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Mountain football battle hymn has championship ring(s)

December 6, 2019 FieldsColumn

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Pikeville players take the field Friday afternoon for the KHSAA Class A finals at Kroger Field. The Panthers beat Paintsville 43-0 for their fifth state title. (KHSAA photo by MATT GOINS)

BY MIKE FIELDS (Dec. 6, 2019)

Mine eyes have seen the glory of mountain football over the past few decades, including Pikeville’s three consecutive state titles under Hillard Howard, Tim Couch’s national record-setting career at Leslie County, and the blossoming of Belfry, Bell County, Breathitt County and Johnson Central into championship programs.

But mine eyes witnessed the zenith of mountain football on Friday at Kroger Field: All four teams in the KHSAA title games hailed from Eastern Kentucky, and one of the matchups featured the two winningest coaches in state history.

Pikeville pounded Paintsville 43-0 to win the Class A championship, and Belfry beat Bell County 30-20 to claim the 3A trophy.

The two games drew more than 16,000 fans to Kroger Field.

Never before in KHSAA playoff history had two mountain teams won state titles on the same day. (In 2015, Pikeville was crowned champ on a Thursday, and Belfry was crowned on a Sunday. In 2016, Belfry claimed a big trophy on a Saturday, and Johnson Central got its hands on the hardware on a Sunday.)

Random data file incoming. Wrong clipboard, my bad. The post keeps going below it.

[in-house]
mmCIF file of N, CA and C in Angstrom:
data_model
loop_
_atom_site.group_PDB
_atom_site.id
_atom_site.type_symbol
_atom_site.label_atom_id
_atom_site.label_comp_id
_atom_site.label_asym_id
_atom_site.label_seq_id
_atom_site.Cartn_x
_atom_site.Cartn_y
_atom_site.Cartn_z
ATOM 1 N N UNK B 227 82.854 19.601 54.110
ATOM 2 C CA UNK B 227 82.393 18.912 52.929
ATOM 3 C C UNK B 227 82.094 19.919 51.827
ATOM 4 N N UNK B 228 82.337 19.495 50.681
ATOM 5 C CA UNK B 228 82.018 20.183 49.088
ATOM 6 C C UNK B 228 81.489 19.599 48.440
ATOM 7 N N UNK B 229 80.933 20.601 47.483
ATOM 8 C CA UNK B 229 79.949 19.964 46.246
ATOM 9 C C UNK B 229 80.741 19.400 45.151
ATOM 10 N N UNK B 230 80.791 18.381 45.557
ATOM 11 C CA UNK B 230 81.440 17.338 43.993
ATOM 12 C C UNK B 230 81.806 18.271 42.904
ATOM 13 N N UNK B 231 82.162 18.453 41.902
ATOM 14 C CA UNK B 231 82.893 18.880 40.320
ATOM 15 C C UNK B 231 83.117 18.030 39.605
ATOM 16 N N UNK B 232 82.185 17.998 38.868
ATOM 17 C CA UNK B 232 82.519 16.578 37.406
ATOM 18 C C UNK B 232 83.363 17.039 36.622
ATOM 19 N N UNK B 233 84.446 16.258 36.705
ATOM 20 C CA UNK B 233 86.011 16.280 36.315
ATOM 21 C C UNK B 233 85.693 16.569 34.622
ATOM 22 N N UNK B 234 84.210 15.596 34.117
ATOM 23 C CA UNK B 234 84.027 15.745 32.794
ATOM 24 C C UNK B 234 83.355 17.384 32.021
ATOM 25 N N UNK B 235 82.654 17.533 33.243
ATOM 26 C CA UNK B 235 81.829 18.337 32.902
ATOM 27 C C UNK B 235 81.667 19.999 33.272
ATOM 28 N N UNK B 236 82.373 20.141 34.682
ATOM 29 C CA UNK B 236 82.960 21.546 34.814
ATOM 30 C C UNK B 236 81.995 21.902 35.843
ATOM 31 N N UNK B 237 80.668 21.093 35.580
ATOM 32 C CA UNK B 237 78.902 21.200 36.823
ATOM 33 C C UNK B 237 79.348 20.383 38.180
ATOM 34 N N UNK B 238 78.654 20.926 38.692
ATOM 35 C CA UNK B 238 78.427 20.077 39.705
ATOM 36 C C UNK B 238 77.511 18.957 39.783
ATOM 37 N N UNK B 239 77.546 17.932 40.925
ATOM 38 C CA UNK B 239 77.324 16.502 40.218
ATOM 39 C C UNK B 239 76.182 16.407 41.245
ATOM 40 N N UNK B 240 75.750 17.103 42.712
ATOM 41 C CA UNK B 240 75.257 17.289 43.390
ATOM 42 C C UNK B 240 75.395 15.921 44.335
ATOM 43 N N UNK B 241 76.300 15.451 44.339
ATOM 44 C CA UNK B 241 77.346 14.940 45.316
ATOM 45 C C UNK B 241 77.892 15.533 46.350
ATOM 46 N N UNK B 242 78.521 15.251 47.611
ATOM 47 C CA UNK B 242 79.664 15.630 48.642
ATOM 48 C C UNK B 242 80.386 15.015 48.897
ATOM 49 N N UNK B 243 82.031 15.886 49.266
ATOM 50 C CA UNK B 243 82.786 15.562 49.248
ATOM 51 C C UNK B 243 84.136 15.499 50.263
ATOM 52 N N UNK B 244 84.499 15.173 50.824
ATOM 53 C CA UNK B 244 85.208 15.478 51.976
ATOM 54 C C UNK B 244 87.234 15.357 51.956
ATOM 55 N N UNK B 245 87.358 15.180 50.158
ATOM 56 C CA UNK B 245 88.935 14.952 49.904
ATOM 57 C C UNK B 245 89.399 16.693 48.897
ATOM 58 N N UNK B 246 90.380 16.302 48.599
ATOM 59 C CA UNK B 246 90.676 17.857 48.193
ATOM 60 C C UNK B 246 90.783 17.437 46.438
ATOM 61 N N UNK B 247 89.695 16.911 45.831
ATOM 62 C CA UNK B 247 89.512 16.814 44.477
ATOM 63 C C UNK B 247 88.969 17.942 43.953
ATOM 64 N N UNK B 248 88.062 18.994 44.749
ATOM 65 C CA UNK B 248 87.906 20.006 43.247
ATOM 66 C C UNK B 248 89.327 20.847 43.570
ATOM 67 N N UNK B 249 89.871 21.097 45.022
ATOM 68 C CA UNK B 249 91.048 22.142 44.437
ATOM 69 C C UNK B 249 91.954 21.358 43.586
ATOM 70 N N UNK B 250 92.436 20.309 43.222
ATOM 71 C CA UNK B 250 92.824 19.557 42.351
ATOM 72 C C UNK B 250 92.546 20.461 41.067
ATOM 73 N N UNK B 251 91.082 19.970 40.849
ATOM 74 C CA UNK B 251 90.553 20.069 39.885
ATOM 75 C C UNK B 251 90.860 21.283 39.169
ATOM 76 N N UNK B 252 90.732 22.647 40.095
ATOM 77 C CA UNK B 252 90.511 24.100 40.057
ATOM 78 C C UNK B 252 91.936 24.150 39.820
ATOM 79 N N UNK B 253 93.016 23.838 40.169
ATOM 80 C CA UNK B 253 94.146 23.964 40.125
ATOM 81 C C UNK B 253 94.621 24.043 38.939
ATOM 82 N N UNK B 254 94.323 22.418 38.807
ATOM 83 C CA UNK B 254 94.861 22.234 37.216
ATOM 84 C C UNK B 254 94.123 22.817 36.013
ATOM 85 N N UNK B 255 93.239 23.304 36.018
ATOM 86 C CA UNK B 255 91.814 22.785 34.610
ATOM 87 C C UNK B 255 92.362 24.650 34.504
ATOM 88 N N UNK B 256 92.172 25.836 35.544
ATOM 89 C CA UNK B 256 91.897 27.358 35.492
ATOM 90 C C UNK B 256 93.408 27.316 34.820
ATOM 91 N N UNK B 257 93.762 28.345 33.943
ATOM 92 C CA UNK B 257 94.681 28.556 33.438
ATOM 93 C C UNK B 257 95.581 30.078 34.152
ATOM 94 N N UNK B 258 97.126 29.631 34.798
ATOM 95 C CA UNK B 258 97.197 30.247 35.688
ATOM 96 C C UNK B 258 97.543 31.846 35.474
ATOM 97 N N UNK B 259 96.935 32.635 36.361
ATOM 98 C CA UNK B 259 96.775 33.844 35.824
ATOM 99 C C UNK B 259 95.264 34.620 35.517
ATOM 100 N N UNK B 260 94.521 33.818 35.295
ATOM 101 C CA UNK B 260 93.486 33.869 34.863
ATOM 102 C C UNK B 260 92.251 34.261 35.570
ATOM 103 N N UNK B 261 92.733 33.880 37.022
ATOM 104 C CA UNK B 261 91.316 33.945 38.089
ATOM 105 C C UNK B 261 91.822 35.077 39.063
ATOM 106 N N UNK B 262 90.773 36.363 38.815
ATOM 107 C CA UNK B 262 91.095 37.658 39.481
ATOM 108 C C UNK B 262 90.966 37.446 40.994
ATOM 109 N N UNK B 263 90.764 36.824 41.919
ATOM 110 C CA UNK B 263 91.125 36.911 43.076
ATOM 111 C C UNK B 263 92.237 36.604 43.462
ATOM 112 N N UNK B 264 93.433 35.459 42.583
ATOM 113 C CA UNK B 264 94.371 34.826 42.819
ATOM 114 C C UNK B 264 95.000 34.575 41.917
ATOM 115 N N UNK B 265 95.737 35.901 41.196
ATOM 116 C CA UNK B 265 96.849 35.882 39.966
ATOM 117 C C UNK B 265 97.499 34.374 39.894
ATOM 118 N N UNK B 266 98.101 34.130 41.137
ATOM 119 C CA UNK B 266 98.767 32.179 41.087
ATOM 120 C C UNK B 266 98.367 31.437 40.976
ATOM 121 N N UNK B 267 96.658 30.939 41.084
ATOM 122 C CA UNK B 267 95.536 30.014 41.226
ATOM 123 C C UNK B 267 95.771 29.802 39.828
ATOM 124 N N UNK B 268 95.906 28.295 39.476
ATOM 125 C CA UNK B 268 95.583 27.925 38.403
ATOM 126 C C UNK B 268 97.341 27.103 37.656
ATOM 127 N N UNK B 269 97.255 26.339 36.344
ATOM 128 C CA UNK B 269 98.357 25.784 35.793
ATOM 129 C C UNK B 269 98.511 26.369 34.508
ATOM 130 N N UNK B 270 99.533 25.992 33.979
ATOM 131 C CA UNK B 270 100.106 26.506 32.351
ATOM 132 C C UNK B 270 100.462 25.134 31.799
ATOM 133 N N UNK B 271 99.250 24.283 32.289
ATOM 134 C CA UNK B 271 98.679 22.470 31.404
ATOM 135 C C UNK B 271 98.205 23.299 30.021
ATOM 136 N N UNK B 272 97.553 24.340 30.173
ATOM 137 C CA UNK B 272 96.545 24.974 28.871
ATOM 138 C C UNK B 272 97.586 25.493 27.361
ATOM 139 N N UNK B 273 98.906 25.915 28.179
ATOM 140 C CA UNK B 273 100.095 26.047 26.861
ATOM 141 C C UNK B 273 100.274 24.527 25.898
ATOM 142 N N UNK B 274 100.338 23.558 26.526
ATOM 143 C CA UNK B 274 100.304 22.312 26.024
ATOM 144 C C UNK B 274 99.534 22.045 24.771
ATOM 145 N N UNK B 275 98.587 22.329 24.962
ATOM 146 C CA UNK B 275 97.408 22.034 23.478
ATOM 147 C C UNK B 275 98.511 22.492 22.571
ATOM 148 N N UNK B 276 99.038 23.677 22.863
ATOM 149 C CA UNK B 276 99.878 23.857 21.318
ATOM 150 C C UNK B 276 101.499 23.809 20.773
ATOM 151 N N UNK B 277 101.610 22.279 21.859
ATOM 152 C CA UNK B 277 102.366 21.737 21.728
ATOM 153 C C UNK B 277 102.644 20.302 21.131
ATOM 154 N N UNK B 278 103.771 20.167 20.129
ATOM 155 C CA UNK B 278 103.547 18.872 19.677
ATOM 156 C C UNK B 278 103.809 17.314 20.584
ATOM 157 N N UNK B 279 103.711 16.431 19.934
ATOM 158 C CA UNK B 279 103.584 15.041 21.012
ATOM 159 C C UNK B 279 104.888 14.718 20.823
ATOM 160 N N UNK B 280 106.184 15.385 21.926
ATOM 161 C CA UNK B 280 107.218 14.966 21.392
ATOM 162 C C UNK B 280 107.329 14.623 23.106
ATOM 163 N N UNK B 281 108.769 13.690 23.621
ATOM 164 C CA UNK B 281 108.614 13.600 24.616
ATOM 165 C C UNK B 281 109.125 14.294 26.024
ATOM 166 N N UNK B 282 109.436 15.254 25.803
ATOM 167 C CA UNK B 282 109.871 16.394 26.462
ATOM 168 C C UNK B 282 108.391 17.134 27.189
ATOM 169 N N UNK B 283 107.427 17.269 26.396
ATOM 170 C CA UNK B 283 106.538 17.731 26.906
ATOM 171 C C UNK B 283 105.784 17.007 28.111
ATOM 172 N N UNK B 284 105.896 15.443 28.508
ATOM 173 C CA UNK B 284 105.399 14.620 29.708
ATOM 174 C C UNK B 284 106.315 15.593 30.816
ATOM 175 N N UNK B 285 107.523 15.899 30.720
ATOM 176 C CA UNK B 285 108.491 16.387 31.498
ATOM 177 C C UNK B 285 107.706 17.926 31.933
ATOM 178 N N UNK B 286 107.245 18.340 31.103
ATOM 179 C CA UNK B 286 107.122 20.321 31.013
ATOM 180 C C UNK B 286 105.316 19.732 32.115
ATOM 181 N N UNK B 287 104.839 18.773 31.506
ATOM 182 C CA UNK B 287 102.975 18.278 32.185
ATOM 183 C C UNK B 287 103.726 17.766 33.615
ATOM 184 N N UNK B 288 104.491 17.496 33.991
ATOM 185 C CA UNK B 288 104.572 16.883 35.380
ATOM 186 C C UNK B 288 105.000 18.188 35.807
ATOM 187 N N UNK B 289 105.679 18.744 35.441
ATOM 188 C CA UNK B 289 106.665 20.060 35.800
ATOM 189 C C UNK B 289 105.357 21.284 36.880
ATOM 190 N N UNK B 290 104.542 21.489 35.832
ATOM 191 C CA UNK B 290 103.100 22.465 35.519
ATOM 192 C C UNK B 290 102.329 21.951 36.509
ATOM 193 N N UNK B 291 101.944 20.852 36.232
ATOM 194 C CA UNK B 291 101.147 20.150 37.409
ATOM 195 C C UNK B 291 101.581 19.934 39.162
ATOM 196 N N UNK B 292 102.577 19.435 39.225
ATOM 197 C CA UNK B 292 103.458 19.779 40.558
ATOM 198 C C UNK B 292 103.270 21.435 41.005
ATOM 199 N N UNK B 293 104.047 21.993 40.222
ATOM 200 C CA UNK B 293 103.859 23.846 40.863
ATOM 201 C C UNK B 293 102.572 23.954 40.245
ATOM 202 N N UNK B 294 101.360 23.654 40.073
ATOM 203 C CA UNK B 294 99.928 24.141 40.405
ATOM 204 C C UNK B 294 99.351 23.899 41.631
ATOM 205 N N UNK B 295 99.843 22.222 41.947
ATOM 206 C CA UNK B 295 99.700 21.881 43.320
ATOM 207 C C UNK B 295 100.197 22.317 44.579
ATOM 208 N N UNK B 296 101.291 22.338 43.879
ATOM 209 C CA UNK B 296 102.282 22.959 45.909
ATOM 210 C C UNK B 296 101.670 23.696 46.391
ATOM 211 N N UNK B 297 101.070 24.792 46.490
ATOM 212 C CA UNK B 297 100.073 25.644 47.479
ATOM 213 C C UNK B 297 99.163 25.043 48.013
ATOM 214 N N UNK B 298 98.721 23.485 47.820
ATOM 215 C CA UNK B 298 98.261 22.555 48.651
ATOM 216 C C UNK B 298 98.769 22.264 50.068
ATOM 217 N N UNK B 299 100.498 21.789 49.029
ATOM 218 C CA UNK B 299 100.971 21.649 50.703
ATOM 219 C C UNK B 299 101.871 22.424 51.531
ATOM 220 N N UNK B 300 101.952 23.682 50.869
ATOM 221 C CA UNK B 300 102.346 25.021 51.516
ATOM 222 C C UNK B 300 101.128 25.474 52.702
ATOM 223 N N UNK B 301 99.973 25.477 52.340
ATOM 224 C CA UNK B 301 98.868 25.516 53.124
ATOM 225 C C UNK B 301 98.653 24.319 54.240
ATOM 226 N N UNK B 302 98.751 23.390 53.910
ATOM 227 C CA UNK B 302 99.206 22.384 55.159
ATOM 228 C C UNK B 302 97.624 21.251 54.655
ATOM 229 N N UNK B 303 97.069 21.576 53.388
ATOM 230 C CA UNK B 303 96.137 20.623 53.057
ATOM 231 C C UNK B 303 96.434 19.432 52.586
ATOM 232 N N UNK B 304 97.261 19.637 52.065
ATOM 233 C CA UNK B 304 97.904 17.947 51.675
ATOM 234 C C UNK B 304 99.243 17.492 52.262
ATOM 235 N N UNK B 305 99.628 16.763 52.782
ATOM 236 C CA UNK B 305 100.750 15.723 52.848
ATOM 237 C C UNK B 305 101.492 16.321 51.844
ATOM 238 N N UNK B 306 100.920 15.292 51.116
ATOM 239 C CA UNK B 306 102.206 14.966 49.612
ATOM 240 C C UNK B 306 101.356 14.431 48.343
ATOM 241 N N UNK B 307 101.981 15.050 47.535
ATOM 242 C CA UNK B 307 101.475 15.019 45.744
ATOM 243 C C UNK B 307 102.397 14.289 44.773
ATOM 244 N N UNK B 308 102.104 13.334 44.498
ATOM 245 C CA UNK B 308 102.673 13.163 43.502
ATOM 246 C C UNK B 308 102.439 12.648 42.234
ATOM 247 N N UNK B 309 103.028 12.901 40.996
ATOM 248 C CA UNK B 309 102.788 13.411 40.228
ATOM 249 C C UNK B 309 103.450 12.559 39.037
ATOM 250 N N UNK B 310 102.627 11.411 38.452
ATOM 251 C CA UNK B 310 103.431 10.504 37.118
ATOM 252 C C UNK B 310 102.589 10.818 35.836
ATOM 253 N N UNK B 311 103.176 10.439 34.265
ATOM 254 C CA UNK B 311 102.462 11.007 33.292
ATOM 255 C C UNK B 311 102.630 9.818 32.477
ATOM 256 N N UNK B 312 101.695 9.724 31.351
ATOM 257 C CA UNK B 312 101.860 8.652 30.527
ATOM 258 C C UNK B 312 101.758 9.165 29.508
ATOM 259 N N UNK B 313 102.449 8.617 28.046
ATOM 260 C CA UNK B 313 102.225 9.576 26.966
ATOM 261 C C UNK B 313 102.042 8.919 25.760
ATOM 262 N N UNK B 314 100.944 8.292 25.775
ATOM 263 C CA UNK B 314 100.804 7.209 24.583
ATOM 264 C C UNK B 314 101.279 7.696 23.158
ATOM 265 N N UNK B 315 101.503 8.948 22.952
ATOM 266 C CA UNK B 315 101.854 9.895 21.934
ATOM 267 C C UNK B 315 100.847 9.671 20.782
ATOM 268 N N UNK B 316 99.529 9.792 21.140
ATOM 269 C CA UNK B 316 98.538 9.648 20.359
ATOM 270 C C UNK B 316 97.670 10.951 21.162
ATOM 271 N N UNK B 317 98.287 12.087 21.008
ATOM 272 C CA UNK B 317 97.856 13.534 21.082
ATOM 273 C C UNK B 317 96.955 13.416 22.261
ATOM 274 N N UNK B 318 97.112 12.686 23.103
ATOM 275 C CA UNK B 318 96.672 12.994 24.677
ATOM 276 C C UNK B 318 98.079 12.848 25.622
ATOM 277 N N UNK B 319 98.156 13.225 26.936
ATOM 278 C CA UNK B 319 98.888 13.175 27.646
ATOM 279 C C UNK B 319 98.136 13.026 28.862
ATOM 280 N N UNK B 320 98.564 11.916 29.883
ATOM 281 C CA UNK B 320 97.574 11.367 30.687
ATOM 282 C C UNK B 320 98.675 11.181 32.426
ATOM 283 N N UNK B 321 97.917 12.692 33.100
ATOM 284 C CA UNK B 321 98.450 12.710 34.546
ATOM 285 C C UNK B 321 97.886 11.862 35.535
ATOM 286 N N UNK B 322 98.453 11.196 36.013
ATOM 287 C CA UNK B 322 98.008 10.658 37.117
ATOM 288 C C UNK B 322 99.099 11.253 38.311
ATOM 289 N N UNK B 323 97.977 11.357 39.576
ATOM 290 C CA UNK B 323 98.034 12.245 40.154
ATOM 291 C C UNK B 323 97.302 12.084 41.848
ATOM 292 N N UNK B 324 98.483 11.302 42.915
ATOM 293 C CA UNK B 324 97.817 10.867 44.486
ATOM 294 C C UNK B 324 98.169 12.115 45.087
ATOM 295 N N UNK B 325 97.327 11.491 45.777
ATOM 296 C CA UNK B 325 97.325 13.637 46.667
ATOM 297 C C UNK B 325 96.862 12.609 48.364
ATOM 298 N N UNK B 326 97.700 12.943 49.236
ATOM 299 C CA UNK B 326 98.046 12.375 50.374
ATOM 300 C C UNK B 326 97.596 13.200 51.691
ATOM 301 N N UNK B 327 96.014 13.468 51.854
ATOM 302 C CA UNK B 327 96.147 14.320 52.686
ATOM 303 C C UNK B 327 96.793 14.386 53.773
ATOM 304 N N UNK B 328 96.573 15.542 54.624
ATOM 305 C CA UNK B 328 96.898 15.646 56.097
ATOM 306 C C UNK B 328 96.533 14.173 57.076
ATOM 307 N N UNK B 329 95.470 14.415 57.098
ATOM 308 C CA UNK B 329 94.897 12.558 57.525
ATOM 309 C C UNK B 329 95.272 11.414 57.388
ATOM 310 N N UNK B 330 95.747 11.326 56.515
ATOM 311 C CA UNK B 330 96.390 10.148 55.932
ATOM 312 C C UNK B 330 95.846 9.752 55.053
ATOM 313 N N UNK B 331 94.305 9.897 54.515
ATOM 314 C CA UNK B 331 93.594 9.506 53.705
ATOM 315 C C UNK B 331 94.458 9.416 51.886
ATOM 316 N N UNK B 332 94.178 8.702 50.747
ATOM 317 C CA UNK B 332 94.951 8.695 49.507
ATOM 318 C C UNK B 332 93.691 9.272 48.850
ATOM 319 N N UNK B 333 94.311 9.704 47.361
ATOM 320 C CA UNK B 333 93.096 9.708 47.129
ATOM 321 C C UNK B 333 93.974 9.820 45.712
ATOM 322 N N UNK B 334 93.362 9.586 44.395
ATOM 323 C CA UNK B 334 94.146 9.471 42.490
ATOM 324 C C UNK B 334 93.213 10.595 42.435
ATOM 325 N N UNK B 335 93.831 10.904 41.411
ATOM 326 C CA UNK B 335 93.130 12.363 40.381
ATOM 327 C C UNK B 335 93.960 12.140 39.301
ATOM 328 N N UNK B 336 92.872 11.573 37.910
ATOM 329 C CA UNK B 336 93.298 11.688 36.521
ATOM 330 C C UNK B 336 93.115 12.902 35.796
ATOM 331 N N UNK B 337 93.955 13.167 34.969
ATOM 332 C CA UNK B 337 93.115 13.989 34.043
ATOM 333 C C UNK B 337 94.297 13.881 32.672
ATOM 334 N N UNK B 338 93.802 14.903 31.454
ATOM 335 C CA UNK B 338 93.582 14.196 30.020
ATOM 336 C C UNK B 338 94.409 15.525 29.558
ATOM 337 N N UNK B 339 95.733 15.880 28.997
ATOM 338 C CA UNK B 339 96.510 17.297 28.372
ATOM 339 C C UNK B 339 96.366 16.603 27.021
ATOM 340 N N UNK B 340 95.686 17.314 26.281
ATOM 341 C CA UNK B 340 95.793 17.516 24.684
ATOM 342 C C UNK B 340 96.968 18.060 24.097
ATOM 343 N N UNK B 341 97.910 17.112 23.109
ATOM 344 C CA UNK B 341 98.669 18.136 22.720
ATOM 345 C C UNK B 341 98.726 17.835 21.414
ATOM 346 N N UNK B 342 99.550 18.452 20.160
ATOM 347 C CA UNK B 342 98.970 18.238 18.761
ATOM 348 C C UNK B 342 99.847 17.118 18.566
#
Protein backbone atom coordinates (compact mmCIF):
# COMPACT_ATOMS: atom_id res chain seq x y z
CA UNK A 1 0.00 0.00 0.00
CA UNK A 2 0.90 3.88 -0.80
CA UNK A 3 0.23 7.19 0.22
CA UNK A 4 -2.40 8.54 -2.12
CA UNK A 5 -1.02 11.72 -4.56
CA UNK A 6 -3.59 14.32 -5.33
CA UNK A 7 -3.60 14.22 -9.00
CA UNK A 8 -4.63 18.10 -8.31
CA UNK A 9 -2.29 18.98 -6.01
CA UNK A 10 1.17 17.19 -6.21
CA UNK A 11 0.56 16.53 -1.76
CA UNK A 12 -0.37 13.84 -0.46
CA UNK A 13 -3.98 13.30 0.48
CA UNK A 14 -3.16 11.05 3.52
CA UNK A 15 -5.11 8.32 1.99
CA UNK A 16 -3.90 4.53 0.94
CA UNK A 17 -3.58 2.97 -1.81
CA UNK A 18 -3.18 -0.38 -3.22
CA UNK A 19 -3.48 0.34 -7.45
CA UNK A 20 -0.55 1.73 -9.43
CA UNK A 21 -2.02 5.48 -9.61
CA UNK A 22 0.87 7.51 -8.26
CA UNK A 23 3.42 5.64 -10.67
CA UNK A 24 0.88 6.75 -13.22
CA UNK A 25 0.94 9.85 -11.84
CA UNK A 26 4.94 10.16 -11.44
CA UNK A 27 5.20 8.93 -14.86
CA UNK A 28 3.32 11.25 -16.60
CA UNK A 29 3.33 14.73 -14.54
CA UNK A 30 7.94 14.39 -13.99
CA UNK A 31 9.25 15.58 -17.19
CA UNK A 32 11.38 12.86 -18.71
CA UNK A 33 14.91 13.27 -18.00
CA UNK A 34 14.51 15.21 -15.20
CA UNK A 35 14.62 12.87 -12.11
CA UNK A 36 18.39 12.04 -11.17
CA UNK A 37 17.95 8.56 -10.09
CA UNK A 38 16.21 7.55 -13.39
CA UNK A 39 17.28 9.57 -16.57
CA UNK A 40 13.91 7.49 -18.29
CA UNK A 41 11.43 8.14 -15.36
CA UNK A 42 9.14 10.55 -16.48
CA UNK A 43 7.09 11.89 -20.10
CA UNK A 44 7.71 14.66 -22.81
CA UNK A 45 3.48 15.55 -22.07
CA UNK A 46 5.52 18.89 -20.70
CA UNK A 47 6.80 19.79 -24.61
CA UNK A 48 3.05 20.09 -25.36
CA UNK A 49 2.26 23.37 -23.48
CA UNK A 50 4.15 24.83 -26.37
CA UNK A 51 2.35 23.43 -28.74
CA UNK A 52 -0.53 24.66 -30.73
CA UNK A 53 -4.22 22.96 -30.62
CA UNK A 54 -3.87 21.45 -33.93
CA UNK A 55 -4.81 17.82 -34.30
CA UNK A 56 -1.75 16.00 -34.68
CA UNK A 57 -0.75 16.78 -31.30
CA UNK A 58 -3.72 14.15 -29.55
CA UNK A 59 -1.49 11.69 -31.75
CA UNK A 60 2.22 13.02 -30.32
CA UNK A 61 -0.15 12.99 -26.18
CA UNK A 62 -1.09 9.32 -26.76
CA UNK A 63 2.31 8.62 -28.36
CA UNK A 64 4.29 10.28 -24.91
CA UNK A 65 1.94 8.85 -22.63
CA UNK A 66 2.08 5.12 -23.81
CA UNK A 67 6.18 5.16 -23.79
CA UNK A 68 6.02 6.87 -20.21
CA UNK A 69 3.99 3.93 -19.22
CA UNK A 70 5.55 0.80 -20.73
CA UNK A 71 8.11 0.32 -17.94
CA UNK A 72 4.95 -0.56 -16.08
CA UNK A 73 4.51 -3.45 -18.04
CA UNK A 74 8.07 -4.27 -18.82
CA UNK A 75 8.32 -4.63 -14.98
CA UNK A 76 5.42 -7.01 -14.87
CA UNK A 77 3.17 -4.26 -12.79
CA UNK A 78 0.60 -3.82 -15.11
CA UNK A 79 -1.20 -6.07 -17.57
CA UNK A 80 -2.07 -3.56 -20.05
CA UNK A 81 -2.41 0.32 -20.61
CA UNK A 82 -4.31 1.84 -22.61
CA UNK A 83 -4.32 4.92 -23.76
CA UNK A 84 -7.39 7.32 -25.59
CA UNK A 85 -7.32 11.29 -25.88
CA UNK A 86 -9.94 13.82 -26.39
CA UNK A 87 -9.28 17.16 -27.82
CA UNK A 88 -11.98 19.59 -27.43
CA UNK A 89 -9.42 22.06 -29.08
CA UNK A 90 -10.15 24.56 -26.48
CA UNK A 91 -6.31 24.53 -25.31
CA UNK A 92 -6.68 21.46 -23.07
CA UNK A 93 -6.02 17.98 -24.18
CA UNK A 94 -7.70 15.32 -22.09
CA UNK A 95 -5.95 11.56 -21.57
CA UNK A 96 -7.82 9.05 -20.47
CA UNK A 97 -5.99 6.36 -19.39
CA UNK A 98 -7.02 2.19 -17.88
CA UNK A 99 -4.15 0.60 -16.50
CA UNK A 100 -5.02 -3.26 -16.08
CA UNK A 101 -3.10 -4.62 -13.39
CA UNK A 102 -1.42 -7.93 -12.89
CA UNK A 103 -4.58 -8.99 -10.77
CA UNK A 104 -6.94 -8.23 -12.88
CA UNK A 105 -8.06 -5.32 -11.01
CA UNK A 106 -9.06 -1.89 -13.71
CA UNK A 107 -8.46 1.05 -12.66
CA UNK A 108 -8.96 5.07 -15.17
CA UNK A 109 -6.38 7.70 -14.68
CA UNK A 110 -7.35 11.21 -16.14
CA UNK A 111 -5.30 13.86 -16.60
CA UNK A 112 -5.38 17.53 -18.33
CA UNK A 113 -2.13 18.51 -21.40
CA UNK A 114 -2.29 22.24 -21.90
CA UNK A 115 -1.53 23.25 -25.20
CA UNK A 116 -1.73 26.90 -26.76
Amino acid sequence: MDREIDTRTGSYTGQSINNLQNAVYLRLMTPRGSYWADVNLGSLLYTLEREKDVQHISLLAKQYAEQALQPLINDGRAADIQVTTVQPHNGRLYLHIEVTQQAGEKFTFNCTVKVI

(To give mountain football fans even more reason to thump their chests: Johnson Central has a spot in Saturday’s Class 4A finals.)

“For years the talk was like, well, Eastern Kentucky plays good football in Eastern Kentucky, but they can’t compete on a state level, with the western Kentucky teams or Louisville,” Belfry Coach Philip Haywood said after his Pirates won their seventh title since 2003. 

Pikeville quarterback Isaac McNamee, MVP of the Class A finals, signals the Panthers’ fifth state title.

“But today we had four schools here in the finals, and another one tomorrow. I think that’s a great compliment to our coaches and players.”

Yes, a new seeding format, using the Ratings Percentage Index (RPI), enabled these first-ever championship showdowns between mountain teams.

Still, who thought it would ever happen?

Hillard Howard, who guided Pikeville to its three-peat in 1989, is delighted that it did.

“Seeing mountain football get this good is something,” said Howard, who made the trip from his Florida home to watch the Panthers win their fifth title. “Teams from the north and west used to look over teams from Eastern Kentucky then go on to the next one. But they don’t do that anymore. Now they have to beat them to win the championship.”

Howard thinks Pikeville’s then-unprecedented run of three straight titles may have helped prime the pump. “But everybody just started working harder, and Belfry, Breathitt County and Bell County all came on strong about that same time.”

Paintsville has its own football history, thanks to Walter Brugh. He led the Tigers to state runner-up finishes in 1978 and ’85, and was once the winningest coach in state history.